Carbonic anhydrases of anaerobic microbes

Research output: Contribution to journalArticle

15 Citations (Scopus)

Abstract

Carbonic anhydrases (CAs) catalyze the reversible hydration of carbon dioxide to bicarbonate and are abundantly distributed in prokaryotes and eukaryotes. There are five classes (α,β,γ,δ,ζ) with no significant sequence or structural identity among them, a remarkable example of convergent evolution. The β and γ classes predominate in anaerobic microbes, living without O2, that comprise a substantial portion of the living protoplasm on Earth. Anaerobes reside in the lower intestinal tract of humans, one of many O2-free environments on Earth, where they convert complex biomass to methane and CO2 contributing an essential link in the global carbon cycle. Carbon dioxide is a universal metabolite of anaerobes necessitating CA for a diversity of proposed functions.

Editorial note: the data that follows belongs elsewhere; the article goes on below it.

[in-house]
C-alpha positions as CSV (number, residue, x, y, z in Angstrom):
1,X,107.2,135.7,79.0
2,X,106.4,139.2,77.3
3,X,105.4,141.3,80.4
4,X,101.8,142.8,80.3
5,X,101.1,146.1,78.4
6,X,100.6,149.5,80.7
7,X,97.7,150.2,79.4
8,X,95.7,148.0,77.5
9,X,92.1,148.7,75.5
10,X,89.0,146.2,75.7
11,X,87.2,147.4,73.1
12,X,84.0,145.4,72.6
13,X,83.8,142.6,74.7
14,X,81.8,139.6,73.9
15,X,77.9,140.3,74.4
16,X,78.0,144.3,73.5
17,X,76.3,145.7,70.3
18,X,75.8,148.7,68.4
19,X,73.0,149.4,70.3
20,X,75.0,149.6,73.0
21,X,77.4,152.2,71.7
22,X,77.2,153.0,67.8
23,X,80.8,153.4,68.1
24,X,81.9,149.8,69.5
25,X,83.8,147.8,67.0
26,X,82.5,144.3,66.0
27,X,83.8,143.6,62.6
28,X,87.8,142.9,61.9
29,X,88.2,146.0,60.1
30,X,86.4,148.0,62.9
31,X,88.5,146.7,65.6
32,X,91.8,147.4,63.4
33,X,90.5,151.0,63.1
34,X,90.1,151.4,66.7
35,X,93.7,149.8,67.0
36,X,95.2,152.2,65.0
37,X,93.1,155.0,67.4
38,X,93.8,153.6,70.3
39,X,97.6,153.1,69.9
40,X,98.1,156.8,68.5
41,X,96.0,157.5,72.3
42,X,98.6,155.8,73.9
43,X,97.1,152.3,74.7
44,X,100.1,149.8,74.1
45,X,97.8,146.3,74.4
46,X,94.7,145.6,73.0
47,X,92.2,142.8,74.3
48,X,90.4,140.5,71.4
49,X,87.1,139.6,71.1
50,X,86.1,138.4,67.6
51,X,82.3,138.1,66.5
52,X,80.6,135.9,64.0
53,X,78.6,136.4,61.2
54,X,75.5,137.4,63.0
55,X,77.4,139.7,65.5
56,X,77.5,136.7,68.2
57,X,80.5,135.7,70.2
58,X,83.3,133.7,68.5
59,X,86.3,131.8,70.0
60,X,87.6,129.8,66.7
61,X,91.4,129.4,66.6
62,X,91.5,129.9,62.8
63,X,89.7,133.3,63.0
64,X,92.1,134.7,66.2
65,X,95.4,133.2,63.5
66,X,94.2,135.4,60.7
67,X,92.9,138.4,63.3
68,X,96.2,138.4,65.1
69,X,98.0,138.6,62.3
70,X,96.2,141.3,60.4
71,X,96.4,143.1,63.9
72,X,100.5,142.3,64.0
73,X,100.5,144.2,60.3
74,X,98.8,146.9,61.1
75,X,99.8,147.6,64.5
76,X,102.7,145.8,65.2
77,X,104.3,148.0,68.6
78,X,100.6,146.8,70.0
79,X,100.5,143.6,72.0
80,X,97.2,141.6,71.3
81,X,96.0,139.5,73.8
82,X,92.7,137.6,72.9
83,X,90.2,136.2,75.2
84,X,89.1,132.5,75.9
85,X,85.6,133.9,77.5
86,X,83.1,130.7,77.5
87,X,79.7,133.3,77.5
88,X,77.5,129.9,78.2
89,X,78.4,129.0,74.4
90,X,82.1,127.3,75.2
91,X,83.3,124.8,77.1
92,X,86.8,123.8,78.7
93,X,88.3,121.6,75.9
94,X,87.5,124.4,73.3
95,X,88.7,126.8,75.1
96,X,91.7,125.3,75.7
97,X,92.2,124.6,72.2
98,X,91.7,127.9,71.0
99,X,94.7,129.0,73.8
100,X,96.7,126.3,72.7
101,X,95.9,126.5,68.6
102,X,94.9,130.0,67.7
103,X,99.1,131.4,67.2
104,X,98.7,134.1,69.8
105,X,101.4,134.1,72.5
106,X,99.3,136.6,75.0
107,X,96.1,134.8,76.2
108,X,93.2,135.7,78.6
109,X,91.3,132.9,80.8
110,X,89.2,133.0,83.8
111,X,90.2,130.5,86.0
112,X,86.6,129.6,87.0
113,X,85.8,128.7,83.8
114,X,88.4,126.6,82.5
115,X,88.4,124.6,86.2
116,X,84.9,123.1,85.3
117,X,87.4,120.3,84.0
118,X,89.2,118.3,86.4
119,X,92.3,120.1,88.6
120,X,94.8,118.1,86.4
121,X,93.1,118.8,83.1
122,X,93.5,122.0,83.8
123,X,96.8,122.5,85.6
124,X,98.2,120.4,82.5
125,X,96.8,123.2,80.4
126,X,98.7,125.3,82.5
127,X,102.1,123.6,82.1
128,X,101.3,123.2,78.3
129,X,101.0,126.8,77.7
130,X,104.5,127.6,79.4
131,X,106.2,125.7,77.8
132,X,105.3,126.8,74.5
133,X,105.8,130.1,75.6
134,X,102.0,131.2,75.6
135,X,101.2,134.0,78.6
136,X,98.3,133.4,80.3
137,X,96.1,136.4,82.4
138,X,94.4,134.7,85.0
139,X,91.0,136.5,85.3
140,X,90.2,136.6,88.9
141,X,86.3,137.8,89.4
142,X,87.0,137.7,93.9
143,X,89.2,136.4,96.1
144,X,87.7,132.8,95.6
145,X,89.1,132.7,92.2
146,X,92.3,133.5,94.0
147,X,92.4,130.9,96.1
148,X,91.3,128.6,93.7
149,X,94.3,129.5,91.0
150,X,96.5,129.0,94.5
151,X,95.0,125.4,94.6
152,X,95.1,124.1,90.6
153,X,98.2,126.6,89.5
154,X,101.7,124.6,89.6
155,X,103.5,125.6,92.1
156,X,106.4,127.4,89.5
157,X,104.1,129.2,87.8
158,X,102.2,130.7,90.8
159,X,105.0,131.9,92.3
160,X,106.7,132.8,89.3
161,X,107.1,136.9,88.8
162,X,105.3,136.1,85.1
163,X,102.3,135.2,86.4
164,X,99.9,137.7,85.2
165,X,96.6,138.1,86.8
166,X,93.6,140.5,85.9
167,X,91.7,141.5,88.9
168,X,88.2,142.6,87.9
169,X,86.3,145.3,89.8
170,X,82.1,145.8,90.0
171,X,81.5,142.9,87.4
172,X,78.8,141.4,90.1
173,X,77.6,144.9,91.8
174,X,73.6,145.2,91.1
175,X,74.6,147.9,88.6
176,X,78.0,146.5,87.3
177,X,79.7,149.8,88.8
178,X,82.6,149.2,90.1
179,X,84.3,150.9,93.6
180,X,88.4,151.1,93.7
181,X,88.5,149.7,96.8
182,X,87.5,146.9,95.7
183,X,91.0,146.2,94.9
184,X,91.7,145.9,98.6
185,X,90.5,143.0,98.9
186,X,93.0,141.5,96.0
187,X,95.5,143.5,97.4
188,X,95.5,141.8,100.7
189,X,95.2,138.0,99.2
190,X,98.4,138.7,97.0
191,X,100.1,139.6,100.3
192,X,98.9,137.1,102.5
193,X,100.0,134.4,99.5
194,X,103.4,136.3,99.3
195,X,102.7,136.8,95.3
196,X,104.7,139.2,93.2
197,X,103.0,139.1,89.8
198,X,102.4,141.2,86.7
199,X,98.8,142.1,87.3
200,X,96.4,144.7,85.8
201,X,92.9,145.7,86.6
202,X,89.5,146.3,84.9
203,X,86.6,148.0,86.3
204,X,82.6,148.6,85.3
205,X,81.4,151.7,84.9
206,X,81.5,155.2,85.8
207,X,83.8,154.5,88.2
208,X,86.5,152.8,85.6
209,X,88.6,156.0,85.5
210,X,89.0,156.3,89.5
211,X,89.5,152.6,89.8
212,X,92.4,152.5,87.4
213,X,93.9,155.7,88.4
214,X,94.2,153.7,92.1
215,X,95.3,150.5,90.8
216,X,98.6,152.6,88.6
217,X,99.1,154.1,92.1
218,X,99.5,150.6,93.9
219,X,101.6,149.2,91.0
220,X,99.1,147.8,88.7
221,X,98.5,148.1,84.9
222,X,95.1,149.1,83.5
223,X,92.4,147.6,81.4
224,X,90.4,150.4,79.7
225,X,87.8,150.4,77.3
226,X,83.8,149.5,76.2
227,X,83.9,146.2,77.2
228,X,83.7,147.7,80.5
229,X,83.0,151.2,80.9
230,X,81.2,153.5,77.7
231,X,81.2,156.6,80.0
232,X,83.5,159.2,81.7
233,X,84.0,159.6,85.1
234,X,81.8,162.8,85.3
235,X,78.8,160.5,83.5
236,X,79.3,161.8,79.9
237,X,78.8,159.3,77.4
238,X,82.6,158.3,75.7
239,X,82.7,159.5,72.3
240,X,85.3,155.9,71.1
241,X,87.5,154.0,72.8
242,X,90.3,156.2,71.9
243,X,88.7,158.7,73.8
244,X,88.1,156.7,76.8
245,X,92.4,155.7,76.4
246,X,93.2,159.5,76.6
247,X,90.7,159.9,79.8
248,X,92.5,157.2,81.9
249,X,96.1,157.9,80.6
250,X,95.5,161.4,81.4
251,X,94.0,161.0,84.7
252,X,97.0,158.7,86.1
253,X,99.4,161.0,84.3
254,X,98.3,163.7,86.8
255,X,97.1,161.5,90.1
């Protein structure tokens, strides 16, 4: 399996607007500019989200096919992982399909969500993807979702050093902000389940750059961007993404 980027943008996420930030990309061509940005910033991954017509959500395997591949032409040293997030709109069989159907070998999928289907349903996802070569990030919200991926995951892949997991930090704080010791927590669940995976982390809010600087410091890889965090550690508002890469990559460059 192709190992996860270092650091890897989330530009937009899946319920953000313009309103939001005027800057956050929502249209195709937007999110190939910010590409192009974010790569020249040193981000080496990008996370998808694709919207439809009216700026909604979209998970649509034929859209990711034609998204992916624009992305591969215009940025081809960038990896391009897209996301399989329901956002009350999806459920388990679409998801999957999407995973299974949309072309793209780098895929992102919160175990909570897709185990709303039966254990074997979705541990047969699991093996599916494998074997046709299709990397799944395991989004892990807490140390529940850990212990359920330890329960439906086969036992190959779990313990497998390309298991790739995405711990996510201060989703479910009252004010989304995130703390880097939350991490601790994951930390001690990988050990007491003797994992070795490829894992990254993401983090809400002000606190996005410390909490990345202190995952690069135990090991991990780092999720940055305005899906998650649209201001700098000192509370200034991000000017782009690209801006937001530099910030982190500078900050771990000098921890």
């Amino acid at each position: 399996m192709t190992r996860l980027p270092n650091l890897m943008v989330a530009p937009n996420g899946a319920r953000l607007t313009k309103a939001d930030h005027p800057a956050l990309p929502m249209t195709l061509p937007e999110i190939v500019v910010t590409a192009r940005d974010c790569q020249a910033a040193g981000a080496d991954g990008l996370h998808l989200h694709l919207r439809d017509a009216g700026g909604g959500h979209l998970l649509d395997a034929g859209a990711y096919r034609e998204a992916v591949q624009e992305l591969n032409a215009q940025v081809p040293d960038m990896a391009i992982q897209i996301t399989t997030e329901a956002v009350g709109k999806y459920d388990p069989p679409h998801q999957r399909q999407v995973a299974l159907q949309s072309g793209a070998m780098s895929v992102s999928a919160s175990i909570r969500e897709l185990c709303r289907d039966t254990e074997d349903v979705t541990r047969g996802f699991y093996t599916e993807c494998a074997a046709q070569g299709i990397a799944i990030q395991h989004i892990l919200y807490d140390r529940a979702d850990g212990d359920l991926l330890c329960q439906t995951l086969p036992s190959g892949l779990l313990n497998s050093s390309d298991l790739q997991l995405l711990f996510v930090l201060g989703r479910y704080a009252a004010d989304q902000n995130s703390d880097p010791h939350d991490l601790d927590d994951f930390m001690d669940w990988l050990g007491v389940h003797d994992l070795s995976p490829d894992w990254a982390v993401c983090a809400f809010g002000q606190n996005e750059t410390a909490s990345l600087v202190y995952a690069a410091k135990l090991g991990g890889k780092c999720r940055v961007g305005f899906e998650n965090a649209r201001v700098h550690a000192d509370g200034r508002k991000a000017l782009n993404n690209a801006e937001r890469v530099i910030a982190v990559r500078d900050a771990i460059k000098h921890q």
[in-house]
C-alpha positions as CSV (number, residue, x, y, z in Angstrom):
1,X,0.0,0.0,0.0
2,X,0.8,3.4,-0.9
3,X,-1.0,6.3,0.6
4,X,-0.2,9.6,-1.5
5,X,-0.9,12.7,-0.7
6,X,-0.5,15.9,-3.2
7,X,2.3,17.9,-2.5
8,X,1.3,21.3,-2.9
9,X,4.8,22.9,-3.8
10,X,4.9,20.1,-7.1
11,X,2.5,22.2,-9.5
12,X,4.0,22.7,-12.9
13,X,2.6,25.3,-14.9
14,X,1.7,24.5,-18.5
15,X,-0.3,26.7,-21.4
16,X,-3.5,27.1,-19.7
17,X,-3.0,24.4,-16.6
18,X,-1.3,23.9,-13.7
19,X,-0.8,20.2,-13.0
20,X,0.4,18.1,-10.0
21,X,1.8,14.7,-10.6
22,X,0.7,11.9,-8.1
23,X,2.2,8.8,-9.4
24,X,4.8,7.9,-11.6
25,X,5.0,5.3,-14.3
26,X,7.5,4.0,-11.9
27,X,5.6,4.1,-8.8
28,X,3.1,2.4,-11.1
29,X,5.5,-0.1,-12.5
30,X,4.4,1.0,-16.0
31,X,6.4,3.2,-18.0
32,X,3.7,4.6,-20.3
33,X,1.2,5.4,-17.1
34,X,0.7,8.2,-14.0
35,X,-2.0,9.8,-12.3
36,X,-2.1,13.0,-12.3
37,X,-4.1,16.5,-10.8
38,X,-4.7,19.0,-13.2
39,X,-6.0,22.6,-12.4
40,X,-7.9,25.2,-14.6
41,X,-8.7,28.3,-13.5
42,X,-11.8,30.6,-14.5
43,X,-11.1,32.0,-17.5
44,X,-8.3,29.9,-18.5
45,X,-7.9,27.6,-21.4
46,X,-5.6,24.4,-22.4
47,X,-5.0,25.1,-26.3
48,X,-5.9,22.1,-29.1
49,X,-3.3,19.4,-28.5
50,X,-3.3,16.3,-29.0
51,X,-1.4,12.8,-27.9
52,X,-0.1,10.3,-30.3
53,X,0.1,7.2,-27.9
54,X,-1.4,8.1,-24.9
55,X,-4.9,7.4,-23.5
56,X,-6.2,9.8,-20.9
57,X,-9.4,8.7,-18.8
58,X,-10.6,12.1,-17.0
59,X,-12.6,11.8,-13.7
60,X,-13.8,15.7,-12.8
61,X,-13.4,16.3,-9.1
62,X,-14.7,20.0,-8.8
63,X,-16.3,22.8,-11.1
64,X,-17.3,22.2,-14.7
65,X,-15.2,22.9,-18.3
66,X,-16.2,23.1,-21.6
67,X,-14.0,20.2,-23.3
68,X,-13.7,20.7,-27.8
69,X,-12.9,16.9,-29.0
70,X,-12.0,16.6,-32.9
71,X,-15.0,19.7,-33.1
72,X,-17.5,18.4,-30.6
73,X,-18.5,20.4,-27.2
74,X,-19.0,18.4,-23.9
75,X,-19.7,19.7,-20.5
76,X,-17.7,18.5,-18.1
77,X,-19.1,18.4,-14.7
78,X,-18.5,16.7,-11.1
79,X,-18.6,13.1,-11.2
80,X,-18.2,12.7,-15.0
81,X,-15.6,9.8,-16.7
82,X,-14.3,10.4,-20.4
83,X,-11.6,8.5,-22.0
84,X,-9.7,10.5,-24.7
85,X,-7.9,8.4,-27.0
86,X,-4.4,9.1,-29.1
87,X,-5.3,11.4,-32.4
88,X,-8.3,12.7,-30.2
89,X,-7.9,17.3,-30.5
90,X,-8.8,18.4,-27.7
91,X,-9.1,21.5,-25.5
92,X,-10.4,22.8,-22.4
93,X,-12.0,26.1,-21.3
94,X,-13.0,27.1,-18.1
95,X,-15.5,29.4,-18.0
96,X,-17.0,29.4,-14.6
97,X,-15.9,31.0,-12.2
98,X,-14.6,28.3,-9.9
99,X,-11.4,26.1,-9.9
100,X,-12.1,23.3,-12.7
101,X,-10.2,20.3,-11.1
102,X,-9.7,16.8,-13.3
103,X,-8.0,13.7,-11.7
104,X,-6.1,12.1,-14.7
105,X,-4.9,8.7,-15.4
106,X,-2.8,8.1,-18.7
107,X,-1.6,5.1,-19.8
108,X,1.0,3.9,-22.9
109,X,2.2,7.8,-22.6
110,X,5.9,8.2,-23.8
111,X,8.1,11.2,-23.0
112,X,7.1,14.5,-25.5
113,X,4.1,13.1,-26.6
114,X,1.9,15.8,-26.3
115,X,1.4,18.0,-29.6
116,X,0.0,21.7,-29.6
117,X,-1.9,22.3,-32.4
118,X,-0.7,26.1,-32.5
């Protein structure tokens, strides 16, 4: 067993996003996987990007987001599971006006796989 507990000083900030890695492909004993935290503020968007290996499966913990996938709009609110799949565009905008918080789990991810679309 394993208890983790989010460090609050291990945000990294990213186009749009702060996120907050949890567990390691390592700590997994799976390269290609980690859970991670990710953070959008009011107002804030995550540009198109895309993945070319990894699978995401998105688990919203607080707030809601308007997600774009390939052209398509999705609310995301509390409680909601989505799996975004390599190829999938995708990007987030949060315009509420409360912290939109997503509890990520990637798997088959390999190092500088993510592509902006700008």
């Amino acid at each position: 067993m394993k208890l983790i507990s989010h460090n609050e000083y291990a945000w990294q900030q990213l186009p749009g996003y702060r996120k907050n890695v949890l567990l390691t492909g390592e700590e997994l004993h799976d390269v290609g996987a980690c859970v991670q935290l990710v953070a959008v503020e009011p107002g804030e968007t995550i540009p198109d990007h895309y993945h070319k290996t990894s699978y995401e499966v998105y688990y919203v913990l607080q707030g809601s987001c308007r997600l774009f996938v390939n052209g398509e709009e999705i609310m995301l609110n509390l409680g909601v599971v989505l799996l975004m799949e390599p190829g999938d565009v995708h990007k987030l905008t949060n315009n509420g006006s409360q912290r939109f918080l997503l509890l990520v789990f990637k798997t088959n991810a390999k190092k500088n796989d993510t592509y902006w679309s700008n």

Original languageEnglish (US)
Pages (from-to)1392-1395
Number of pages4
JournalBioorganic and Medicinal Chemistry
Volume21
Issue number6
DOIs
StatePublished - Mar 15 2013

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Carbonic Anhydrases
Carbon Dioxide
Earth (planet)
Carbon Cycle
Methane
Bicarbonates
Metabolites
Eukaryota
Hydration
Biomass
Cytoplasm
Carbon

All Science Journal Classification (ASJC) codes

  • Biochemistry
  • Molecular Medicine
  • Molecular Biology
  • Pharmaceutical Science
  • Drug Discovery
  • Clinical Biochemistry
  • Organic Chemistry

Cite this

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Carbonic anhydrases of anaerobic microbes. / Ferry, James Gregory.

In: Bioorganic and Medicinal Chemistry, Vol. 21, No. 6, 15.03.2013, p. 1392-1395.

Research output: Contribution to journalArticle

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